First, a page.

JOYCE: Also, you have these people who look up to librarians.

JESSAMYN: Yes, they totally believe you’re authoritative. So you’re talking to someone with a master’s degree and look something up on the internet—(phone’s dying) I think that’s my phone thing out of its little battery, but I can hop upstairs, jump onto the other phone because I understand technology! (Both laugh.) See, I could’ve just sat there and been like, what? it’s beeping; I don’t know why it’s doing that, what’s going on?

That’s the thing. Everything in our lives is technology based in some weird way or the other, but I think we single out computers because they make us feel bad about ourselves or whatever. I’m sure a lot of people can’t get beyond that for whatever reason, which is a leadership problem in the same way pay is a leadership problem.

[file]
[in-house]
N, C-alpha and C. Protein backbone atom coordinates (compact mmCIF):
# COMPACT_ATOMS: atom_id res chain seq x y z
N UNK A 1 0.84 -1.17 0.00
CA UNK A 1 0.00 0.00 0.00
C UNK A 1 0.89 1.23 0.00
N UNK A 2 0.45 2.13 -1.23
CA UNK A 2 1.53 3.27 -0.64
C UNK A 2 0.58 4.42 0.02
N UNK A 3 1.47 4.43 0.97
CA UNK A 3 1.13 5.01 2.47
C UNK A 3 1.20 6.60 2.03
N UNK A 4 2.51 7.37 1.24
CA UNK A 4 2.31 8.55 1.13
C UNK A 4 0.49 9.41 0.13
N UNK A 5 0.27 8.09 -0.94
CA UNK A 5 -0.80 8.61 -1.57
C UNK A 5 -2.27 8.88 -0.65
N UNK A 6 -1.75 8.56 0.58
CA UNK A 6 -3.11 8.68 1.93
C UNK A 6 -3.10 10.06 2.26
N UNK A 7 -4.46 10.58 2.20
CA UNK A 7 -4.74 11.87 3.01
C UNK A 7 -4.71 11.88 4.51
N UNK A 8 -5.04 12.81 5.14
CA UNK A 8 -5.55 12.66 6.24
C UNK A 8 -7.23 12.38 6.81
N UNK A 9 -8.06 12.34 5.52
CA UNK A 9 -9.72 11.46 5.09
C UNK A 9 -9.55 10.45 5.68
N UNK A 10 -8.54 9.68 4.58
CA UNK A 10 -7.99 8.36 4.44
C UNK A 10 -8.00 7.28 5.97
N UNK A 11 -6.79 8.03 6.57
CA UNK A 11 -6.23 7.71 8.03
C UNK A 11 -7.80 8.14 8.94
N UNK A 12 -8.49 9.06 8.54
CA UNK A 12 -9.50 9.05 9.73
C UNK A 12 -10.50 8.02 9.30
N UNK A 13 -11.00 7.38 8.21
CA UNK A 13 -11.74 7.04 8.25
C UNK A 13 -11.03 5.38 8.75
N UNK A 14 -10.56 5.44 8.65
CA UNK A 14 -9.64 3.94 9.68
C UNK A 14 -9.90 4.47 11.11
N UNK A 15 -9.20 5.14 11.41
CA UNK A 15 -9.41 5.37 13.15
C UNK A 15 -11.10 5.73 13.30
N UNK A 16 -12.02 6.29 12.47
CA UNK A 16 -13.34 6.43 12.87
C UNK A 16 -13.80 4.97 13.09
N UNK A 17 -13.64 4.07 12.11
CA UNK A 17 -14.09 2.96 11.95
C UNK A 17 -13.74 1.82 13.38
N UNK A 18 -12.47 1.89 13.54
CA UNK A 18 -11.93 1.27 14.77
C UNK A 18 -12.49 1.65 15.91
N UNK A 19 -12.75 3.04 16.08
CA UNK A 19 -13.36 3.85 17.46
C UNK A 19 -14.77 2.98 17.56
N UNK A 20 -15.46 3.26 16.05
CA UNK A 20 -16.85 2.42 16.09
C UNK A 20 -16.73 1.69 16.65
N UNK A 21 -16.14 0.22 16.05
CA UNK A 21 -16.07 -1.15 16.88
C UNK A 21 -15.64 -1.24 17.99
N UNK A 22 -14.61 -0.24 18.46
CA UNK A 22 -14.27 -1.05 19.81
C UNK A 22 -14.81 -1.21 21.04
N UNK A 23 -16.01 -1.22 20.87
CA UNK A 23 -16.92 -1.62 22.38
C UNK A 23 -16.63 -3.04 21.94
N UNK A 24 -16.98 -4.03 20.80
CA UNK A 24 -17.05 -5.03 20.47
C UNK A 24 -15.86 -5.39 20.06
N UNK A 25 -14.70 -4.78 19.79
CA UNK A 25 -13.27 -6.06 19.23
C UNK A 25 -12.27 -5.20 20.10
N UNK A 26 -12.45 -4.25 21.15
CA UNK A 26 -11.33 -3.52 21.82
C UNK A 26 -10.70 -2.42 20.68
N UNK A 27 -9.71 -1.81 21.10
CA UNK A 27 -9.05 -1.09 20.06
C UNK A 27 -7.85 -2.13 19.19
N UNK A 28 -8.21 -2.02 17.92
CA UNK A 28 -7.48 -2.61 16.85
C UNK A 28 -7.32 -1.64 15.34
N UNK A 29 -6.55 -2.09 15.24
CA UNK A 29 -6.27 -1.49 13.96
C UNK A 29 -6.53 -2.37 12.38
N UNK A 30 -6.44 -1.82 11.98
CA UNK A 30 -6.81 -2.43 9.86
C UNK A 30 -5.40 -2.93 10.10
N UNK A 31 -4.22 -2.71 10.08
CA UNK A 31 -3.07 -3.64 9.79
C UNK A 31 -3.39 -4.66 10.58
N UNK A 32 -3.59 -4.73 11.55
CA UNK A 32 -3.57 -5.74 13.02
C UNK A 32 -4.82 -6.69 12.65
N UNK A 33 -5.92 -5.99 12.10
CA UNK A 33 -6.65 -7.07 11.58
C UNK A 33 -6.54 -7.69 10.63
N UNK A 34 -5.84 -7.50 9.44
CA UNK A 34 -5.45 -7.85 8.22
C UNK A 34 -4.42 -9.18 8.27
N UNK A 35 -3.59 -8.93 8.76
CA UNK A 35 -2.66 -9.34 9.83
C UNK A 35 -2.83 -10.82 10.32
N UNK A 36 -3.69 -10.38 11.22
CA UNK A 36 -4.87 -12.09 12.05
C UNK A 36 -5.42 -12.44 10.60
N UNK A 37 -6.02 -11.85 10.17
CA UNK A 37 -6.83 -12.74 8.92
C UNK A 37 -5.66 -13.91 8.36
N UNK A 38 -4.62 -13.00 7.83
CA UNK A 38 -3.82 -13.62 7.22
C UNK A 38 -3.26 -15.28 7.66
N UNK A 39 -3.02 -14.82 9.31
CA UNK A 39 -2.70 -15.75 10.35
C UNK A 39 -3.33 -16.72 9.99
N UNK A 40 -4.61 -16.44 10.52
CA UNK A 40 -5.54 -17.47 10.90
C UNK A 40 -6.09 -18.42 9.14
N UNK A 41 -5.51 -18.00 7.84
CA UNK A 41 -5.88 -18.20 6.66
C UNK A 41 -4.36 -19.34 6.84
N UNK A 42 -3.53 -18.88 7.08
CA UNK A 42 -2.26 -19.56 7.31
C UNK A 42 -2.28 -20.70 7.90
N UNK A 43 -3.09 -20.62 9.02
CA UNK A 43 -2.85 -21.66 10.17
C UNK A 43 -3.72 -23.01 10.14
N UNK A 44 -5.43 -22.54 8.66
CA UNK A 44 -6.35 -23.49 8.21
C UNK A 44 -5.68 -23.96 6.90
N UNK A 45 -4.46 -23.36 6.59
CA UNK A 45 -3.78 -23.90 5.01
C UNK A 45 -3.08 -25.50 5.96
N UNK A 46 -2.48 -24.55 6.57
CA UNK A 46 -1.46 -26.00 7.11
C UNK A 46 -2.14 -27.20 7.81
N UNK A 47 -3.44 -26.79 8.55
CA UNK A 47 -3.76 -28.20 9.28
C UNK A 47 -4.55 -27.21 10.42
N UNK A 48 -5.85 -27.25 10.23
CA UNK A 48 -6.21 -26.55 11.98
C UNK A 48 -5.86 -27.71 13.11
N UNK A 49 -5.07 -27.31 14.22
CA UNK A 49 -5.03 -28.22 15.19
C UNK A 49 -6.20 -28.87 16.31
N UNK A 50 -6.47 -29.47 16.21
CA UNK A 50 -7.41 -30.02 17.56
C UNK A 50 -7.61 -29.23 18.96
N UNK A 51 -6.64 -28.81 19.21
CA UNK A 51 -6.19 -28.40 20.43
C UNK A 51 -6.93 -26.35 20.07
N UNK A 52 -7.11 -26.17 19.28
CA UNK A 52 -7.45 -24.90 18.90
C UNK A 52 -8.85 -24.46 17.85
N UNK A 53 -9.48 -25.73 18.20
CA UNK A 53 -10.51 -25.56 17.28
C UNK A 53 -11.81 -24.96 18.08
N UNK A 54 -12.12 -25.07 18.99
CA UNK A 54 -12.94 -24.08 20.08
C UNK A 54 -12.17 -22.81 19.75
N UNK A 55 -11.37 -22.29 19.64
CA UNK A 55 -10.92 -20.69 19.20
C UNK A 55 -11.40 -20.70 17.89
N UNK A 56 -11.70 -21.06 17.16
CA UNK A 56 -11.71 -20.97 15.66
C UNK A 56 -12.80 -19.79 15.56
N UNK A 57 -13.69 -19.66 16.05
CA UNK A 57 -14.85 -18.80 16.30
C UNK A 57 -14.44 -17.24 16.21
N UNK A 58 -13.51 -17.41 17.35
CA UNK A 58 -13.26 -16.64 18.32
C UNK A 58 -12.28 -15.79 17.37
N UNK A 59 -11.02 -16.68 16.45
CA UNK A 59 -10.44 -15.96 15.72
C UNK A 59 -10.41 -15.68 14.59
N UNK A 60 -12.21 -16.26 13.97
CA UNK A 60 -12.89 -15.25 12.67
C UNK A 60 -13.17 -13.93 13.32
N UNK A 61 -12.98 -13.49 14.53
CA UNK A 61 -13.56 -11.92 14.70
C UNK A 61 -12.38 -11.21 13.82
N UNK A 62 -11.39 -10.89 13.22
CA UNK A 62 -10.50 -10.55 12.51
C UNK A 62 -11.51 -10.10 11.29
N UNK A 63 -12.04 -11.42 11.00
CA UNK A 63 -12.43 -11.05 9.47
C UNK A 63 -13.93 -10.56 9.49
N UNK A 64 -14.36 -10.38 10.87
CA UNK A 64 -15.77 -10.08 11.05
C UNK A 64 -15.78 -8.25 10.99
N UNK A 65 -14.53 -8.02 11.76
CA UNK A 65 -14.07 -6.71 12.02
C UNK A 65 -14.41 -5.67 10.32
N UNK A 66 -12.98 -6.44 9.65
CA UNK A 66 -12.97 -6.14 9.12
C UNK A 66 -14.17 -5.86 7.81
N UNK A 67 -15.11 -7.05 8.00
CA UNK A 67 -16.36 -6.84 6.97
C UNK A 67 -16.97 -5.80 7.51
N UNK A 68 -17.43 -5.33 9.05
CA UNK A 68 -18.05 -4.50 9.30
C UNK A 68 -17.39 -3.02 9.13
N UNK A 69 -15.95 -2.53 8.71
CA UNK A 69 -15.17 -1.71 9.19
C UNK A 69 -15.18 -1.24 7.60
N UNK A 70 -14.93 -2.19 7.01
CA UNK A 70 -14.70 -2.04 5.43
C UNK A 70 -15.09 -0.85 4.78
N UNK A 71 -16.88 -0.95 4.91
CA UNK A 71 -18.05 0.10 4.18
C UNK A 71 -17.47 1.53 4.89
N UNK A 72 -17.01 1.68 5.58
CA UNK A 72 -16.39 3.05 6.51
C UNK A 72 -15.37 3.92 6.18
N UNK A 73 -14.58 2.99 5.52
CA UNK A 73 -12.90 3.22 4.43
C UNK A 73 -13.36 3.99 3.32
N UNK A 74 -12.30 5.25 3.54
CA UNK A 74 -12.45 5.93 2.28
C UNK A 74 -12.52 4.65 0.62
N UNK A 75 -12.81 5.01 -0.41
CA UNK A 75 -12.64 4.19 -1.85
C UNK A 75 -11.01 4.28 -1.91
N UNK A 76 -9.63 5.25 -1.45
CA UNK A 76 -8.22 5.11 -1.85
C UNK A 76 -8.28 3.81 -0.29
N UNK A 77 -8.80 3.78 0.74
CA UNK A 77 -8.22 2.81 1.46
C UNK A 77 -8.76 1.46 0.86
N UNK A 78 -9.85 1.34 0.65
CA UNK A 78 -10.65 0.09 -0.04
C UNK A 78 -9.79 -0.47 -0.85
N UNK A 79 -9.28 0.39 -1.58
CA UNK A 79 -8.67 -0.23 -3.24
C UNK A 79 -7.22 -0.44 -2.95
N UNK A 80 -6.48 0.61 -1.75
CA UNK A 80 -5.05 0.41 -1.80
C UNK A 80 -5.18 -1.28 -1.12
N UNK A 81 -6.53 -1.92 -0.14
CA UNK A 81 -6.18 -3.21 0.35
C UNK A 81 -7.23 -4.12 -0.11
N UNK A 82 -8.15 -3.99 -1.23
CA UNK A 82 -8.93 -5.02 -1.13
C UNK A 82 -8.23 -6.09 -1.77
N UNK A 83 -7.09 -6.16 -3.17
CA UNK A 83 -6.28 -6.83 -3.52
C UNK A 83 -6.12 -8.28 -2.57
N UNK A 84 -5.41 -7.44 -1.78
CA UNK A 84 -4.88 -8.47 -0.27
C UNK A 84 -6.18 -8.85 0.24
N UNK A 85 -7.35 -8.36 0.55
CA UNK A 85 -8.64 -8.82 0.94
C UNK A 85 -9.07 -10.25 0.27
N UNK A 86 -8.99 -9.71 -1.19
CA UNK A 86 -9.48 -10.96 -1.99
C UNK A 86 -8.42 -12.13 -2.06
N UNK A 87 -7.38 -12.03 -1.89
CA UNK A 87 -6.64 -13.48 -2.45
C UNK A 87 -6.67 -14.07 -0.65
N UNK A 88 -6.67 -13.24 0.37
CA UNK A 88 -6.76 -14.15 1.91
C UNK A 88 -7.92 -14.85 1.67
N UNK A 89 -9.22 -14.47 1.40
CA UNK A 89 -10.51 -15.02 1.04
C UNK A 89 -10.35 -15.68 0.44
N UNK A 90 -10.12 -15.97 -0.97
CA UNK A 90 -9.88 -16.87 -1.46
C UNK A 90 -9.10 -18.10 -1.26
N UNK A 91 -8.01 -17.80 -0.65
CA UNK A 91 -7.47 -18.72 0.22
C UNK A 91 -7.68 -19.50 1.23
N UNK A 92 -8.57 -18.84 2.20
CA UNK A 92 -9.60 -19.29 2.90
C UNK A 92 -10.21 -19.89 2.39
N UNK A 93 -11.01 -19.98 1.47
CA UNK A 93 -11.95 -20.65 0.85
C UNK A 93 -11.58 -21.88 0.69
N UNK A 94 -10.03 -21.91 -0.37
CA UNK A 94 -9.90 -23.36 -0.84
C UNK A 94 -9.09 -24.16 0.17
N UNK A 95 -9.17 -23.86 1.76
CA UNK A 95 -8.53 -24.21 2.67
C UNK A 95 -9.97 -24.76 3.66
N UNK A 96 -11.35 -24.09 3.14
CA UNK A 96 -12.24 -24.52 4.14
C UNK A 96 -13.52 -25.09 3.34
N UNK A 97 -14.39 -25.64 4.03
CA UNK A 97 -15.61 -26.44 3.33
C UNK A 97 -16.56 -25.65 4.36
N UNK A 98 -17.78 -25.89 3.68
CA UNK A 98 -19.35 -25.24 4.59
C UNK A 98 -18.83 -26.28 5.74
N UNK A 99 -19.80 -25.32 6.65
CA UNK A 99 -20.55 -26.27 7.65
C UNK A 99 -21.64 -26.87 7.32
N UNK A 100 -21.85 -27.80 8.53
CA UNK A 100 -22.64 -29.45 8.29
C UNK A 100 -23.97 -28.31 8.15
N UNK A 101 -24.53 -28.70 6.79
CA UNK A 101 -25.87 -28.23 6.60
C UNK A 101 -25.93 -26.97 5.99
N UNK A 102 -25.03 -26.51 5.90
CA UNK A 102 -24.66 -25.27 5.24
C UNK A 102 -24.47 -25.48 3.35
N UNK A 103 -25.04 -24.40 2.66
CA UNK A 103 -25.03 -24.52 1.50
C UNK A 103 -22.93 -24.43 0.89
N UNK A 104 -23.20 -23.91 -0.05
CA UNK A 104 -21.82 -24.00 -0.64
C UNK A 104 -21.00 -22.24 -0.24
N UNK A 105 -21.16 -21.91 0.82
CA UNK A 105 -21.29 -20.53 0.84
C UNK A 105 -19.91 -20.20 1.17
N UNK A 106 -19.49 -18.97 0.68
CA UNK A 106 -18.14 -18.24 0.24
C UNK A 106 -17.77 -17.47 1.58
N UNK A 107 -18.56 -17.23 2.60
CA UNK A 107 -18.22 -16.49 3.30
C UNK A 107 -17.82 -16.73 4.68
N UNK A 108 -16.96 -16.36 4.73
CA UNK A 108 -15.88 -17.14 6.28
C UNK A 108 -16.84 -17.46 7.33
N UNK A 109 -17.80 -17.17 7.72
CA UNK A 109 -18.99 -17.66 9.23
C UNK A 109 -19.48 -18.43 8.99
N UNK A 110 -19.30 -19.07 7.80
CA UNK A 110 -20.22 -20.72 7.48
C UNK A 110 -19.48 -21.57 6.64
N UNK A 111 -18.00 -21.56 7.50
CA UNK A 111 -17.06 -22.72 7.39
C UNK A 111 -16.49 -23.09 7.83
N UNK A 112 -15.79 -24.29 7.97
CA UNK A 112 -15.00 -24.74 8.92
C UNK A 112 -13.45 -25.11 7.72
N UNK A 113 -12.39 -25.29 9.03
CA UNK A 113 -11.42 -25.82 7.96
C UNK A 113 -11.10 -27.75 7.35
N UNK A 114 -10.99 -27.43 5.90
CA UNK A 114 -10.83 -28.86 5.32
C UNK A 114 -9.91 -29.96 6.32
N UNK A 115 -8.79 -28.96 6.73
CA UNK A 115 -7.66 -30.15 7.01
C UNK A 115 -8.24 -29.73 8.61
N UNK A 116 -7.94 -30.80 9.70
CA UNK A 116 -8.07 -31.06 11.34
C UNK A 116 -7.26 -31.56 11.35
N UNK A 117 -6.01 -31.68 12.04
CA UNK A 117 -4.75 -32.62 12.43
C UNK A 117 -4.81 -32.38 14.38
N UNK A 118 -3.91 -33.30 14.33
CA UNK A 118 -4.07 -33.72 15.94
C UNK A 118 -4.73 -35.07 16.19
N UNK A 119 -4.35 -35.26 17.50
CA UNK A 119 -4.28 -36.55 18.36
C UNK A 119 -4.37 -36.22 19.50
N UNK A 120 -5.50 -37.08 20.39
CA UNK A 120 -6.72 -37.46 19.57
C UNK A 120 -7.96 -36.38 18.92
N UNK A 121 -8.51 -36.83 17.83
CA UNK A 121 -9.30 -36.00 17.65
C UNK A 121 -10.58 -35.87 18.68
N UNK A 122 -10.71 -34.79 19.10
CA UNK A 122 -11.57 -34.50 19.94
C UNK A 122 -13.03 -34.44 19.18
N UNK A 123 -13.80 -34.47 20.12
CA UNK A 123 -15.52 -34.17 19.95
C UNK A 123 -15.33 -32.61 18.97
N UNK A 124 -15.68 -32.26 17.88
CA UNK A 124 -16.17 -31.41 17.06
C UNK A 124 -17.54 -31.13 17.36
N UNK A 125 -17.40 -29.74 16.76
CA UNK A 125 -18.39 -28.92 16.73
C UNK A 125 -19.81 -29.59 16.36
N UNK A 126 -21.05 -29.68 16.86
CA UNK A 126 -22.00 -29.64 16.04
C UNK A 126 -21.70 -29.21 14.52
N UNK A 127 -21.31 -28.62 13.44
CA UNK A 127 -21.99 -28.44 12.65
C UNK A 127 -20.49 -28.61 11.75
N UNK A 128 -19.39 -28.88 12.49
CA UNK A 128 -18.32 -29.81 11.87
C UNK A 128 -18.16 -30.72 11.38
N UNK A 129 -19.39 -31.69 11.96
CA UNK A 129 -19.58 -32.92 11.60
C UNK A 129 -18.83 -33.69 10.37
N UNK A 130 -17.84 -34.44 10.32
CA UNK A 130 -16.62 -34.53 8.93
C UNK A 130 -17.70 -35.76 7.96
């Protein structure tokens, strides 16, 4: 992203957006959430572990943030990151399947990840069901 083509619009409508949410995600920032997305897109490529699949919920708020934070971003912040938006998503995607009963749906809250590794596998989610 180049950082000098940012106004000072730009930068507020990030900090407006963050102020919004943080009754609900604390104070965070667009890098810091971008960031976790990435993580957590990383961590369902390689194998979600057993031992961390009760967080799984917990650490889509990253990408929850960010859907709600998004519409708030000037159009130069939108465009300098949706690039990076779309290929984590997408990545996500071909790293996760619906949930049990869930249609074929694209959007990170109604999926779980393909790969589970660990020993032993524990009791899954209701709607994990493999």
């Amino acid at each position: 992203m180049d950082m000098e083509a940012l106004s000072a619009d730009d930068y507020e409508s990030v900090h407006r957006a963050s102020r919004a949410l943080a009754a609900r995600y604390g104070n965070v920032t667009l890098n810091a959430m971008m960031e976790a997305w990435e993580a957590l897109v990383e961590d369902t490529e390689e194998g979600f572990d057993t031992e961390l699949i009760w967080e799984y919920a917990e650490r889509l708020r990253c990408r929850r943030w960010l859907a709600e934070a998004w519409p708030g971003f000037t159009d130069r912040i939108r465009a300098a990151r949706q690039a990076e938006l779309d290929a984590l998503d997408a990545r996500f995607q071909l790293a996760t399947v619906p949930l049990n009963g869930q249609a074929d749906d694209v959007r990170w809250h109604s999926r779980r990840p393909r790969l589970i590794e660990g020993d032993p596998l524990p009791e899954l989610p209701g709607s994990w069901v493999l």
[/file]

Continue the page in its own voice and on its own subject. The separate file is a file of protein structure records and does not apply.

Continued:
JOYCE: Do you ever think you might come back out west? I see on your site you speak, but it seems to be more on the east coast.

JESSAMYN: I speak pretty much everywhere. I go where I’m invited basically. I was going to speak in Seattle at the end of March, but it didn’t work out. In the general sense, yeah, I would love to be back on the west coast. More specifically, I have no plans. I haven’t been back since I moved here.

JOYCE: And that’s been how long?

JESSAMYN: I was going back and forth between Vermont and Seattle for about three years, four years. And then I fell in love with a guy who eventually ended up going to law school so I moved out here for good when he was in law school, but then we split up. I just haven’t gotten back in the groove of going back and forth, and I have a local job here that I really like.

JOYCE: Three years is a lot of time. There have been a lot of changes in Seattle.